The complaint feels a little bit like putting a murderous mob boss like Al Capone away for tax evasion. Then again, the 64% in the Abacus poll who support a mandatory oil and gas cap might welcome an independent assessment of the industry’s messaging.
“We think the public deserves to be told the truth about the environmental harm caused by fossil fuel production,” said Greenpeace Canada senior researcher Nola Poirier.
“Our campaign acknowledges the oil sands represent a significant share of our country’s emissions and that we must work collaboratively, including with governments, to achieve our goal of net zero from operations,” replied Pathways VP Mark Cameron.
But that collaboration thing hasn’t been going so well for the industry, and the fossil lobby has been sounding distinctly impatient with the reception it’s getting in Ottawa.
“Look, we have set some very aggressive climate targets in Canada. You can’t kick the can down the road,” complained carbon capture and storage (CCS) publicist James Millar, reacting to a federal budget in late March that included no additional details on how Ottawa plans to backstop the industry’s proposed carbon capture hub by essentially guaranteeing the future price of carbon.
But it isn’t just about carbon pricing. Pathways Alliance members have also made it clear they won’t dip into their own rich coffers to fund their preferred approach to emission cuts—a massive, $24.1-billion expenditure on the carbon capture hub and other assorted projects—without billions more in taxpayer subsidies. Guilbeault, who’d previously said there would be no more federal largesse for CCS, quite rightly shot back that it’s up to the industry to invest some of its record profits in cleaning up its own operations.
CCS Stumbles as Fossil Emissions Rise
Bear in mind that this is the industry that accounts for 28% of Canada’s carbon pollution and has seen its emissions increase 85% [pdf] since 1990—oil sands emissions have grown seven-fold—even as electricity sector emissions fell 45%. All the while, the industry has lobbied relentlessly and run slick PR campaigns like Let’s Clear the Air to postpone or avert the kind of public opinion backlash we’re now seeing in the latest Abacus numbers.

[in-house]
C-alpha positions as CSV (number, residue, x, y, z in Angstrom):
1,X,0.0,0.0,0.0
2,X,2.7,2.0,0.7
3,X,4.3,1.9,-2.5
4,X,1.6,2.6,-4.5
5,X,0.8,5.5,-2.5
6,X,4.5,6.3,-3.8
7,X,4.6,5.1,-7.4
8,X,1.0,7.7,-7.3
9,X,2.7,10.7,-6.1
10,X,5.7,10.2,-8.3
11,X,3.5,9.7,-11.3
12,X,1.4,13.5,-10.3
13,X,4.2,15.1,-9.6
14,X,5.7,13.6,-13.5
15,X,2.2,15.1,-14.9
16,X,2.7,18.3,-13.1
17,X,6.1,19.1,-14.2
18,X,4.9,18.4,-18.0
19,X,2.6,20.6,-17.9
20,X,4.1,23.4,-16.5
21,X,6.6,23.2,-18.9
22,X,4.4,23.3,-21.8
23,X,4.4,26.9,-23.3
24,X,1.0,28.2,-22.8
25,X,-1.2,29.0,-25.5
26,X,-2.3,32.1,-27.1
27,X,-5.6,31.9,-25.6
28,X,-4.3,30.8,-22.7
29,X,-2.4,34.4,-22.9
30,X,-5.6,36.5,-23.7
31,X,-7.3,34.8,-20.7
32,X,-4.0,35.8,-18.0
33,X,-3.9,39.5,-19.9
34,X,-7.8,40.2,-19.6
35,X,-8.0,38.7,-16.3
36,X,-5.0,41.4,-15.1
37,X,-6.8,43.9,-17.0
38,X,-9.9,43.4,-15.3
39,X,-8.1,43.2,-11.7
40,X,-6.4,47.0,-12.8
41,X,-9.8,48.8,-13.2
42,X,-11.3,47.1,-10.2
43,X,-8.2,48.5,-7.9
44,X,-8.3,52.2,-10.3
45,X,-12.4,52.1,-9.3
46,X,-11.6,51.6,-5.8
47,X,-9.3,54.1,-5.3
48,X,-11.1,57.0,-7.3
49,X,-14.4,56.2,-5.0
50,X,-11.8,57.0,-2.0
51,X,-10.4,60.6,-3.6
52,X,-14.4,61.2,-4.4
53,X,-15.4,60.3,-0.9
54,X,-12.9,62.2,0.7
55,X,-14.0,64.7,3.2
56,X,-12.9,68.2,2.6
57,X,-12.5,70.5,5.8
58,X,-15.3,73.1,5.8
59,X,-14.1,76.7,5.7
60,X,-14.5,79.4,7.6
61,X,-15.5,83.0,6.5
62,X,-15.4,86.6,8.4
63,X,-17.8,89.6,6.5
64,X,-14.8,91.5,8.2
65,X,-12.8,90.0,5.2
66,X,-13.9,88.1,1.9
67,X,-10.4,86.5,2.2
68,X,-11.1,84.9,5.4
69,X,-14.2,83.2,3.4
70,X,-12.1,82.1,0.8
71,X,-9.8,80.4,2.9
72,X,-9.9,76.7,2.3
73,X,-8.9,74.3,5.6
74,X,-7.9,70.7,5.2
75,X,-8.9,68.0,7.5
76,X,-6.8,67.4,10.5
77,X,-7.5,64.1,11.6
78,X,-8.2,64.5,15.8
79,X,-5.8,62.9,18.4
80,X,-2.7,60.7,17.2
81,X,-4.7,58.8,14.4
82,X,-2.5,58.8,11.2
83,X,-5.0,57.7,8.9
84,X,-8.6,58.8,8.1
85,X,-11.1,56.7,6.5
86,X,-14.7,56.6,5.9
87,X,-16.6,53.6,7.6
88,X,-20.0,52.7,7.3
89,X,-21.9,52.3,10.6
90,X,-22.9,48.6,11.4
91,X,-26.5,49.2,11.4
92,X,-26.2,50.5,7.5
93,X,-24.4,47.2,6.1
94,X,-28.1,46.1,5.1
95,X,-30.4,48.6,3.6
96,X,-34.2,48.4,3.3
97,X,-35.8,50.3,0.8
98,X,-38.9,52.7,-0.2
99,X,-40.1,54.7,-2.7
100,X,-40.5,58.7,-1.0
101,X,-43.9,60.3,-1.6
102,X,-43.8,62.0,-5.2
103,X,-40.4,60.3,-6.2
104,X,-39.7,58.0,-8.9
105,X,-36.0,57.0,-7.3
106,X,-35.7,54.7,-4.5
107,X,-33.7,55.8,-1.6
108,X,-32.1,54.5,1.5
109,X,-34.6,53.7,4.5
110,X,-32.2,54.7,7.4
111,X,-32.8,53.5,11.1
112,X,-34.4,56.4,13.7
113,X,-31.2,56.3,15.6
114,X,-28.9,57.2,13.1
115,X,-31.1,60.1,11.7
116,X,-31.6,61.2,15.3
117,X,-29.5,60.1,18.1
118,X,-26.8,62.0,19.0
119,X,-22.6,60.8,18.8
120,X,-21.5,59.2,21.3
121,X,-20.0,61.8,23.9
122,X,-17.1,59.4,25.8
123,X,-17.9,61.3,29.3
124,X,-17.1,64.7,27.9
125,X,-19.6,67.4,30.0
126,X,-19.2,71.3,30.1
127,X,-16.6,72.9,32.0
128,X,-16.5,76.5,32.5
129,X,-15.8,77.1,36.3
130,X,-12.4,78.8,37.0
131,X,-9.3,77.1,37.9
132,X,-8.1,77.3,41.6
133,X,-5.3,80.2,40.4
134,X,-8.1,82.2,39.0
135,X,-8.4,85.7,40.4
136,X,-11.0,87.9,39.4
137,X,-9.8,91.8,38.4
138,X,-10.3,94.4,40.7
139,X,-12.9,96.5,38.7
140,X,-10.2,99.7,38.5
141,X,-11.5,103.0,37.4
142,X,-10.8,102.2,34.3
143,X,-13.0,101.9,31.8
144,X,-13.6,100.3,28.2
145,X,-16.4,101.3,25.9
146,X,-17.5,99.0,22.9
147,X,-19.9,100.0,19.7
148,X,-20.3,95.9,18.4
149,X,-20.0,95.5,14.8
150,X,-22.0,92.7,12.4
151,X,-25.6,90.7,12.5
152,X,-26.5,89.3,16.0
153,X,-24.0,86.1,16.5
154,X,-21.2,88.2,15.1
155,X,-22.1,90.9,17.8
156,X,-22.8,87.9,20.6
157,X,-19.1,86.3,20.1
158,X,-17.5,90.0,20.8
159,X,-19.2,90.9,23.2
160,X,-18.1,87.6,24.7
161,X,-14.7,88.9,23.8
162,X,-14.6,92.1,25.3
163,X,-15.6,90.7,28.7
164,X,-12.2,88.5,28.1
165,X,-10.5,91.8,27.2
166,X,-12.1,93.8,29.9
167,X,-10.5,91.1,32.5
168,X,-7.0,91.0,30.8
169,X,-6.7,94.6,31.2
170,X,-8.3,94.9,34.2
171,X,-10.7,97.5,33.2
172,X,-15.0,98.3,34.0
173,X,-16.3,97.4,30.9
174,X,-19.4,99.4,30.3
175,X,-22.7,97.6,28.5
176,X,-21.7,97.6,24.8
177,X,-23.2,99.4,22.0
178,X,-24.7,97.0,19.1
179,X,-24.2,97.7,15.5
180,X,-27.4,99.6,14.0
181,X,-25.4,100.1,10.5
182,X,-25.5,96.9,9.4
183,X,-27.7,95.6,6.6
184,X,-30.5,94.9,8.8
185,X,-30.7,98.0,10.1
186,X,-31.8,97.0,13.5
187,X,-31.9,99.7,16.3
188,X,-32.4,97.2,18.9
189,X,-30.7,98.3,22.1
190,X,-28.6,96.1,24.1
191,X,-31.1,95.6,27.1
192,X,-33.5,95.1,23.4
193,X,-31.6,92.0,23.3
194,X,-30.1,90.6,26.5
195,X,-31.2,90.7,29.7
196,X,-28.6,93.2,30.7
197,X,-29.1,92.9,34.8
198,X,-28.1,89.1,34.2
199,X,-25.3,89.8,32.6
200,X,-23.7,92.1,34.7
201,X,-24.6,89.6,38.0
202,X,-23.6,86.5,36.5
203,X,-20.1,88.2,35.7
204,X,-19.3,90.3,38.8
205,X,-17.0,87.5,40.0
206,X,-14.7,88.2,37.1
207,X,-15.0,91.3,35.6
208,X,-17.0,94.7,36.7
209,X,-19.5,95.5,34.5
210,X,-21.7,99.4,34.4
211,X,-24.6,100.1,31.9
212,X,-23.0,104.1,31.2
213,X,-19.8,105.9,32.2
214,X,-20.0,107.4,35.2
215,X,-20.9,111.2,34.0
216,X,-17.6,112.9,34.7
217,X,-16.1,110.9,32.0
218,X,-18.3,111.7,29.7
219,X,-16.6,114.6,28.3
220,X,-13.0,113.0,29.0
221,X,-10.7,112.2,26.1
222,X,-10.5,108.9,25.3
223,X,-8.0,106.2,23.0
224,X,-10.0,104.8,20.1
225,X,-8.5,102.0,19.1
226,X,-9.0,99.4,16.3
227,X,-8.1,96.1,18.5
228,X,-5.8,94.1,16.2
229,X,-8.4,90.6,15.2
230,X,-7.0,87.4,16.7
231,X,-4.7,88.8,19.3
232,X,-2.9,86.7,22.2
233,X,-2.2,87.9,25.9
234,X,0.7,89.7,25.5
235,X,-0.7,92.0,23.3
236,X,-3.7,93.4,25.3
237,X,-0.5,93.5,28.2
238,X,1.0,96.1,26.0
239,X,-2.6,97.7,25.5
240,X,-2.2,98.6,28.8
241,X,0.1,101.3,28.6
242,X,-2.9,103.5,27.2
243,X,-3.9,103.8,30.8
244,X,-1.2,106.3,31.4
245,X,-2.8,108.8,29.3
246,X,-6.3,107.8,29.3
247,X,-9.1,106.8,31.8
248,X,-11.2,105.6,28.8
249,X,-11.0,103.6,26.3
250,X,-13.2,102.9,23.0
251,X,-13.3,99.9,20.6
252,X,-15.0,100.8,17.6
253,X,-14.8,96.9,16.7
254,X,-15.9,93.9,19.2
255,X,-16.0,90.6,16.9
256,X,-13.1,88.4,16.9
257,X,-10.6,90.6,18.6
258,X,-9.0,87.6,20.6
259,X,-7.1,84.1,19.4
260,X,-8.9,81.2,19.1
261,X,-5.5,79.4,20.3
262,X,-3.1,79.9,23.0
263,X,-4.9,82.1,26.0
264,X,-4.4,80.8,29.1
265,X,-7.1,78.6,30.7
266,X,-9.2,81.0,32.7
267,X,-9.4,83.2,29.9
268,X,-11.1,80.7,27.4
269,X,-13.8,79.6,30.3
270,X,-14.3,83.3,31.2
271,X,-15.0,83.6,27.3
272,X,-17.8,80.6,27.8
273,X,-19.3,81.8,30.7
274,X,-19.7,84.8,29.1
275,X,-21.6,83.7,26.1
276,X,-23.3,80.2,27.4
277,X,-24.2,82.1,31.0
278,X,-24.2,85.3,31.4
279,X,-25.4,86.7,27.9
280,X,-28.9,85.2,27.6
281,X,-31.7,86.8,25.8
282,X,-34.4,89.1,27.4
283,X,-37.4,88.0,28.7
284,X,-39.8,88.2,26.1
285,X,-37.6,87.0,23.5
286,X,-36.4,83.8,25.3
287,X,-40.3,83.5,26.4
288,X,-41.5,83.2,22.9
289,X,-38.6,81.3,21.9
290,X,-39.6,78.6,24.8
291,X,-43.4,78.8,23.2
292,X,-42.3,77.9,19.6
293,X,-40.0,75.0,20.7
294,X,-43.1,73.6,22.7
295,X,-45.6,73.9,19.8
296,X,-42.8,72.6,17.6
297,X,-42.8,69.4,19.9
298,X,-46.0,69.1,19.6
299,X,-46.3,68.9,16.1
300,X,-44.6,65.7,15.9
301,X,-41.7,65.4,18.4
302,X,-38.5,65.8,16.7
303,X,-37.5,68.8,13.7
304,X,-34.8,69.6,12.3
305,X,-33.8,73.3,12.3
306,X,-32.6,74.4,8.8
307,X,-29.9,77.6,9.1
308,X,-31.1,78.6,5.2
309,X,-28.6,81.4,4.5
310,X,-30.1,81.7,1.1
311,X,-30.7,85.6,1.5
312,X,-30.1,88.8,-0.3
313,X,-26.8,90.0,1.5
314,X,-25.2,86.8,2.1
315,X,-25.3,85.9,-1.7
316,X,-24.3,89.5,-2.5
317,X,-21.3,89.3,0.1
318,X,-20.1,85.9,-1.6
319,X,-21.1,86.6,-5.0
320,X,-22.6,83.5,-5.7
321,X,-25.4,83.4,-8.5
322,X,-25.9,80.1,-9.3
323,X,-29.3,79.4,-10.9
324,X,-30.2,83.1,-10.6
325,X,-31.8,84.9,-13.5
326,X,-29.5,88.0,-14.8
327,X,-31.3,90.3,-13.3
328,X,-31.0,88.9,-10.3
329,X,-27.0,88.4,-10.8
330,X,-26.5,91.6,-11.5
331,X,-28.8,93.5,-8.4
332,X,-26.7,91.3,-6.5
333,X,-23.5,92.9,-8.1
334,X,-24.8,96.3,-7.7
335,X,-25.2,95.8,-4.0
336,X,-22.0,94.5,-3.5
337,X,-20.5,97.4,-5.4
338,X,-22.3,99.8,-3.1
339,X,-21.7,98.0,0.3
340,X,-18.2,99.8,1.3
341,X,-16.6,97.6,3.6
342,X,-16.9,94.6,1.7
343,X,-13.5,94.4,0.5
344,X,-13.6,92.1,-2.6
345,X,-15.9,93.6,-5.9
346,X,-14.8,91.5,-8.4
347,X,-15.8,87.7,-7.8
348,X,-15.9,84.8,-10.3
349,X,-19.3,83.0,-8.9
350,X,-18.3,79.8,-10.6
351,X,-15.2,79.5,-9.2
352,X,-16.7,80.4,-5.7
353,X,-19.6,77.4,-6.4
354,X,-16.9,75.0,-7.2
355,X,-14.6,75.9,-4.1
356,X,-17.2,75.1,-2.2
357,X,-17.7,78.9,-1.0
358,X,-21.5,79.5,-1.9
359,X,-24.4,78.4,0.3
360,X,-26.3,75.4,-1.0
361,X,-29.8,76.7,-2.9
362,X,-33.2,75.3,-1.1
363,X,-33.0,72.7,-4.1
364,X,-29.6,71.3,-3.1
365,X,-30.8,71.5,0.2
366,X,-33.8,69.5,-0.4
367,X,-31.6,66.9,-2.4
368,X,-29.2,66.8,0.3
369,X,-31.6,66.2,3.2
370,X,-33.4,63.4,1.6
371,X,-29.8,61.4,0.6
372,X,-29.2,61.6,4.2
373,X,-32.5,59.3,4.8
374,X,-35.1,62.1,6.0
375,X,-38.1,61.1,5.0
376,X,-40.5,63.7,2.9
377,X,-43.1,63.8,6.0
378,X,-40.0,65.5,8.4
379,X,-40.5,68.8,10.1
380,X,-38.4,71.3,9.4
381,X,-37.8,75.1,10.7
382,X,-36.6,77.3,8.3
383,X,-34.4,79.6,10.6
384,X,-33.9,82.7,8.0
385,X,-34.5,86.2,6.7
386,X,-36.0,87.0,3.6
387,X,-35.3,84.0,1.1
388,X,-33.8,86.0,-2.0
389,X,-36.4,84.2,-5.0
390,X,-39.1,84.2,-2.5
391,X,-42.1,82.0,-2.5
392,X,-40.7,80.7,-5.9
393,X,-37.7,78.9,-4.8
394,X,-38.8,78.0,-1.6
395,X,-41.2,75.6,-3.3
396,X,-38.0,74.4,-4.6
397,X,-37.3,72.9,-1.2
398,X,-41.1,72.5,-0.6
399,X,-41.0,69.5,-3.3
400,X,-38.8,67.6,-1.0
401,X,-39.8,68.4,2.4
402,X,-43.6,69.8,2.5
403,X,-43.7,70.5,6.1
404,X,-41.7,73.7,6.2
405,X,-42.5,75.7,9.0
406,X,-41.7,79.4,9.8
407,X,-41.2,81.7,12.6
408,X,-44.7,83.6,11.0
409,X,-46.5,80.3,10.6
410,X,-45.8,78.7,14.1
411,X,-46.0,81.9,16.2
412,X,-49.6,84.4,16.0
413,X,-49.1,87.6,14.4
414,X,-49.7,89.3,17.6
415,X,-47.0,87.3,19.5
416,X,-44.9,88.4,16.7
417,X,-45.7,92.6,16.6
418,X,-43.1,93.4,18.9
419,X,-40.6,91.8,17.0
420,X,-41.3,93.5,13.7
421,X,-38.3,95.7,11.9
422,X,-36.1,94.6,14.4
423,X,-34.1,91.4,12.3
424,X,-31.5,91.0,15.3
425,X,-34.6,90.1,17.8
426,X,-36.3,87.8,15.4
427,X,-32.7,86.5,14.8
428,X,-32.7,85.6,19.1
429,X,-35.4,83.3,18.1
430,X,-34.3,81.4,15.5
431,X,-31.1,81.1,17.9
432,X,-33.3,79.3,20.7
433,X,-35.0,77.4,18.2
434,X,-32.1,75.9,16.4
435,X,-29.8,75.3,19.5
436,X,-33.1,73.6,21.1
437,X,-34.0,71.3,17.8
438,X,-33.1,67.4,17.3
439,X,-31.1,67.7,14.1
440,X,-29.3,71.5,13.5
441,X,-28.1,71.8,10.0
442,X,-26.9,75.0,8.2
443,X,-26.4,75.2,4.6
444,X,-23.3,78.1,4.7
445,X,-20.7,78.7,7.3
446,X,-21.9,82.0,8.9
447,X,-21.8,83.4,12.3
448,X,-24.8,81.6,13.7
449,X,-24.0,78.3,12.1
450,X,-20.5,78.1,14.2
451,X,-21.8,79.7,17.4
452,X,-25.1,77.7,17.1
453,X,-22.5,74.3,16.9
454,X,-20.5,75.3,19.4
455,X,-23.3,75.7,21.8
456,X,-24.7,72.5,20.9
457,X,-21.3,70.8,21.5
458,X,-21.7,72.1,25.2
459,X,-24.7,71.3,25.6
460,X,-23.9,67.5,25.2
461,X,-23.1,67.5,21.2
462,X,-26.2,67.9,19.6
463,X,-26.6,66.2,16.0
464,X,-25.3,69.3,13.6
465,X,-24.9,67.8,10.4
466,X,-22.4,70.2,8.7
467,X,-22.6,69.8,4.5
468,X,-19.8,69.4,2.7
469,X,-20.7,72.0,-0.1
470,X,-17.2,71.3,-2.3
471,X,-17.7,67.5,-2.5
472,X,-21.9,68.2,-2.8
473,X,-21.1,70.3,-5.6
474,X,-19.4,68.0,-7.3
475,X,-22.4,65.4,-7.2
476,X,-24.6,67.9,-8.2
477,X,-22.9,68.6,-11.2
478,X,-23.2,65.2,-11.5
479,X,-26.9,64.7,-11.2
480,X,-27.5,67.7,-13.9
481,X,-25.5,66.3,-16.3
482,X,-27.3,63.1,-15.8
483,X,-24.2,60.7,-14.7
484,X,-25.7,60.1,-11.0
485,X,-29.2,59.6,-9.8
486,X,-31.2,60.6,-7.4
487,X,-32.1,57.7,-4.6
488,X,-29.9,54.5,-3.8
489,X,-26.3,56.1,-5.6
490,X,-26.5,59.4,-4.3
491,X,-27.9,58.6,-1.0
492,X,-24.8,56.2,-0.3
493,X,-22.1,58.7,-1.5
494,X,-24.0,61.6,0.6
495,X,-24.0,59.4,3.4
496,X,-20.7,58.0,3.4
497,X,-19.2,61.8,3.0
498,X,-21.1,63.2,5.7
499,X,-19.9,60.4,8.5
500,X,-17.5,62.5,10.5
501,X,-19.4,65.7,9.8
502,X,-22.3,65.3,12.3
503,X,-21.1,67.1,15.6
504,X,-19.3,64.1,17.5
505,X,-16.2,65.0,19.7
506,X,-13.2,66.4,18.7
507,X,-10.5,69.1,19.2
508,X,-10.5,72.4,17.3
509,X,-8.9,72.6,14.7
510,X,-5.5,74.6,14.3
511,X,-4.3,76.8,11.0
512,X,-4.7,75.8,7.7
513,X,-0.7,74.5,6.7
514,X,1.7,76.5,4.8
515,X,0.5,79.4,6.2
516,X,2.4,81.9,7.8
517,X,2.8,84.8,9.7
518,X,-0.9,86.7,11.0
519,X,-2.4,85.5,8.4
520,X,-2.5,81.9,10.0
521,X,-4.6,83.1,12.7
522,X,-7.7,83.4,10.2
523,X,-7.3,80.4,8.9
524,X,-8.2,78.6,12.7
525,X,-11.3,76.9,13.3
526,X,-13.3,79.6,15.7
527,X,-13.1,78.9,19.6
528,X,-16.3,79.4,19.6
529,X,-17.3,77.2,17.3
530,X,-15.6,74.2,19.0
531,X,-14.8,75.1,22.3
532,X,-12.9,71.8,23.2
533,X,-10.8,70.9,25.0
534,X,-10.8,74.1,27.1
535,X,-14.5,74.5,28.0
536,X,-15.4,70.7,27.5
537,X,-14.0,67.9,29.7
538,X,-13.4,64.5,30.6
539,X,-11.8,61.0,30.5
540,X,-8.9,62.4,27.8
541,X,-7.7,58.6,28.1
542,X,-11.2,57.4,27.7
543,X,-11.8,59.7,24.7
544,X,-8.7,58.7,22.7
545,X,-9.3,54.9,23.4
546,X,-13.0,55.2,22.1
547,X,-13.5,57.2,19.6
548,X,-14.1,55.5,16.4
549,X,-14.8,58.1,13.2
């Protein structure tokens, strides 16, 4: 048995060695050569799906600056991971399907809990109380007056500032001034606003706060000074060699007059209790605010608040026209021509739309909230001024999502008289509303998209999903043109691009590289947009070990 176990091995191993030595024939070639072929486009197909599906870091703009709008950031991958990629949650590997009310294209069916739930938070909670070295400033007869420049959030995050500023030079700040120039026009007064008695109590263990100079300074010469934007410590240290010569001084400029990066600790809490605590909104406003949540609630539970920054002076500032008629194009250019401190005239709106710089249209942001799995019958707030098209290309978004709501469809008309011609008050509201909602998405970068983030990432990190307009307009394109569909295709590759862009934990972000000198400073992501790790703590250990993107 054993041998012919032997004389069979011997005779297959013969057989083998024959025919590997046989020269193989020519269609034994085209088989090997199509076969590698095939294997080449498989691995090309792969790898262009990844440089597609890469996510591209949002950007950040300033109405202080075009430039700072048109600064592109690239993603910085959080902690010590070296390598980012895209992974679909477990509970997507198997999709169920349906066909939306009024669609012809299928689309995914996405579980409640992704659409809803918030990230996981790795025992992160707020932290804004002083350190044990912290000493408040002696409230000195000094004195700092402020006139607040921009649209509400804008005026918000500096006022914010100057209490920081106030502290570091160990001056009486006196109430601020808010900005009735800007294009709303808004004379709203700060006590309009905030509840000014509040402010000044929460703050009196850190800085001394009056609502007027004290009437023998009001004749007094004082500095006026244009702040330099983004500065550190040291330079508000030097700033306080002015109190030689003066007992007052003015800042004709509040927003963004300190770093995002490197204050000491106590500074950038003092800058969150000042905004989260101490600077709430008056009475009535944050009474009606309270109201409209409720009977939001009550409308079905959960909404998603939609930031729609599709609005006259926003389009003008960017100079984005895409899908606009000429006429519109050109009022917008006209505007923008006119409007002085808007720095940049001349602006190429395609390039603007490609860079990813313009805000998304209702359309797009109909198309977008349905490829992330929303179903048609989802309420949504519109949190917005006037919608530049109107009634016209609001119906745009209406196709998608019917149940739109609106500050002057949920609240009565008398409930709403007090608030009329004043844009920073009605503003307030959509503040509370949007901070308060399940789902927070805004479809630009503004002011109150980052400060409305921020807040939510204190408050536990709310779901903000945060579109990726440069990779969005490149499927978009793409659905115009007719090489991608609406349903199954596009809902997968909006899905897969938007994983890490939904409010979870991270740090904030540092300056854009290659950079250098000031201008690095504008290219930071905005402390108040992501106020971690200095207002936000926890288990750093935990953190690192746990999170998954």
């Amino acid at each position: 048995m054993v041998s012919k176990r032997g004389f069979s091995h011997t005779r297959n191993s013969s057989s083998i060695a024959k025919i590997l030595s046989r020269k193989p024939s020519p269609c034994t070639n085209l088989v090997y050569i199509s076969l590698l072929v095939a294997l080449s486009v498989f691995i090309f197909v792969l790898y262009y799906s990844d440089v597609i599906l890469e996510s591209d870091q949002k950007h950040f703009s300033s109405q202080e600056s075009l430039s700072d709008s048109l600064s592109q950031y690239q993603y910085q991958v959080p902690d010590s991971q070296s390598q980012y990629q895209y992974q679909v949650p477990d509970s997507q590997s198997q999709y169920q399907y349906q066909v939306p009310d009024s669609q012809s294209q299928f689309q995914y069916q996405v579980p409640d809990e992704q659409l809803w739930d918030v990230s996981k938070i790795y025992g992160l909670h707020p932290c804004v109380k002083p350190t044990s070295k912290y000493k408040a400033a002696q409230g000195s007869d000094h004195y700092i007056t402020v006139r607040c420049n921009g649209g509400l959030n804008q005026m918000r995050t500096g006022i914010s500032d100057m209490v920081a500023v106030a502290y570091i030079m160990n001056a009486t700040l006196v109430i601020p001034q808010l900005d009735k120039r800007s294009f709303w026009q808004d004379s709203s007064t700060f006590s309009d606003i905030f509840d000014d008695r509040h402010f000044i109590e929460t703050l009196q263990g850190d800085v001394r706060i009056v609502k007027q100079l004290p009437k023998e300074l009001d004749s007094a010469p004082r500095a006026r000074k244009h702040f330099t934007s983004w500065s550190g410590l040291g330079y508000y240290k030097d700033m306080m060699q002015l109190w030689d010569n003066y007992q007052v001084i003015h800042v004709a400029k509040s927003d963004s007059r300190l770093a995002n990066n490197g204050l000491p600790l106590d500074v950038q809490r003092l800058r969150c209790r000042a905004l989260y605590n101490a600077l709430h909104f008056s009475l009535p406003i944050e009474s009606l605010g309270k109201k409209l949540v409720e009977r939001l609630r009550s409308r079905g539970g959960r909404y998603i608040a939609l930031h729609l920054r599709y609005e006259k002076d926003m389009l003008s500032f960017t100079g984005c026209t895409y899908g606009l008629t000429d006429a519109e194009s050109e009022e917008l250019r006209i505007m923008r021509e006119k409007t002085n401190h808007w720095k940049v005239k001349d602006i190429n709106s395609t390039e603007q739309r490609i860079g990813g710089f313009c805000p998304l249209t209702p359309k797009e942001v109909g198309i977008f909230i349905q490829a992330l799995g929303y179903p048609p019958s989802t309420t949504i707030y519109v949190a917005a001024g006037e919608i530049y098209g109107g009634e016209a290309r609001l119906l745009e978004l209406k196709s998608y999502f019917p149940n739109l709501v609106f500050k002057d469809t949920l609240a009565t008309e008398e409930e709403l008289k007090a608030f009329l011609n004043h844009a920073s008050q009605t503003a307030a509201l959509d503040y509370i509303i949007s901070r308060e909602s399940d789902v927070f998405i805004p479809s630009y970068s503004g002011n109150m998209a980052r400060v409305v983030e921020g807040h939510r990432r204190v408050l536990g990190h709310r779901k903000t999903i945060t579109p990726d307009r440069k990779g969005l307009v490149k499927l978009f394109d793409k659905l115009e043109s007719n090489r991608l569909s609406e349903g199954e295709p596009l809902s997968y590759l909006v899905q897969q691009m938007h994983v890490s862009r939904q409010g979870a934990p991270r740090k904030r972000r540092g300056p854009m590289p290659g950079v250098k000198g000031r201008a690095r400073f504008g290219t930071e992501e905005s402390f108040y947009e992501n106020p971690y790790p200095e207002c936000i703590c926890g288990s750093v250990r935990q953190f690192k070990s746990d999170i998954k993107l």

The push for CCS subsidies is just the latest round, and the logic is ever more tenuous. With the International Energy Agency calling for no new oil, gas, or coal fields in a 1.5°C climate future, the Canadian industry still insists it will be increasing production for the foreseeable future. Their record since 1990 shows that more production translates into more emissions—unless CCS rides in to save the day.
But if they don’t want to put their own money behind that plan, maybe it’s because they know it’s a fantasy, even if they can’t very well say it out loud. Last fall, the Institute for Energy Economics and Financial Analysis (IEEFA) took a closer look at 13 “flagship, large-scale” projects that accounted for about 55% of the world’s carbon capture capacity. The projects captured a grand total of 39 million tonnes of CO2 per year, about one one-thousandth of the 36.3 billion tonnes that emitters spewed into the atmosphere in 2021.
IEEFA found that seven of the 13 projects underperformed, two failed outright, and one was mothballed. “CCS technology has been going for 50 years and many projects have failed and continued to fail, with only a handful working,” said report co-author Bruce Robertson.
Then in February, the Winnipeg-based International Institute for Sustainable Development cautioned that CCS technology will cost too much and take too long to build to have any hope of helping industry meet Canada’s 2030 emissions reductions target. IISD argued against further federal subsidies for CCS, warning that the industry risks saddling itself with expensive stranded assets if it doesn’t change course.
All of which brings us back full circle to Guilbeault’s oil and gas emissions cap as this year’s best opportunity to start aligning the industry with the government’s 2030 climate plan. Pathways Alliance members have proven time and again that they won’t get serious about emission reductions by any other means. The polling shows that broad swaths of the Canadian public have got that memo. And the front-line crisis in Alberta, even in some of the fossil companies’ own operations, is getting more desperate by the day.
When Guilbeault first announced the emissions cap, then-Cenovus Energy CEO Alex Pourbaix countered with a call for an “achievable” path to reducing the industry’s carbon footprint. So let’s take his words, if not his preferred pathway, to heart. We know what to do about oil sands emissions. It’s time to get on with it.
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Mitchell Beer traces his background in renewable energy and energy efficiency back to 1977, in climate change to 1997. Now he scans 1,200 news headlines a week to pull together The Energy Mix and The Energy Mix Weekender.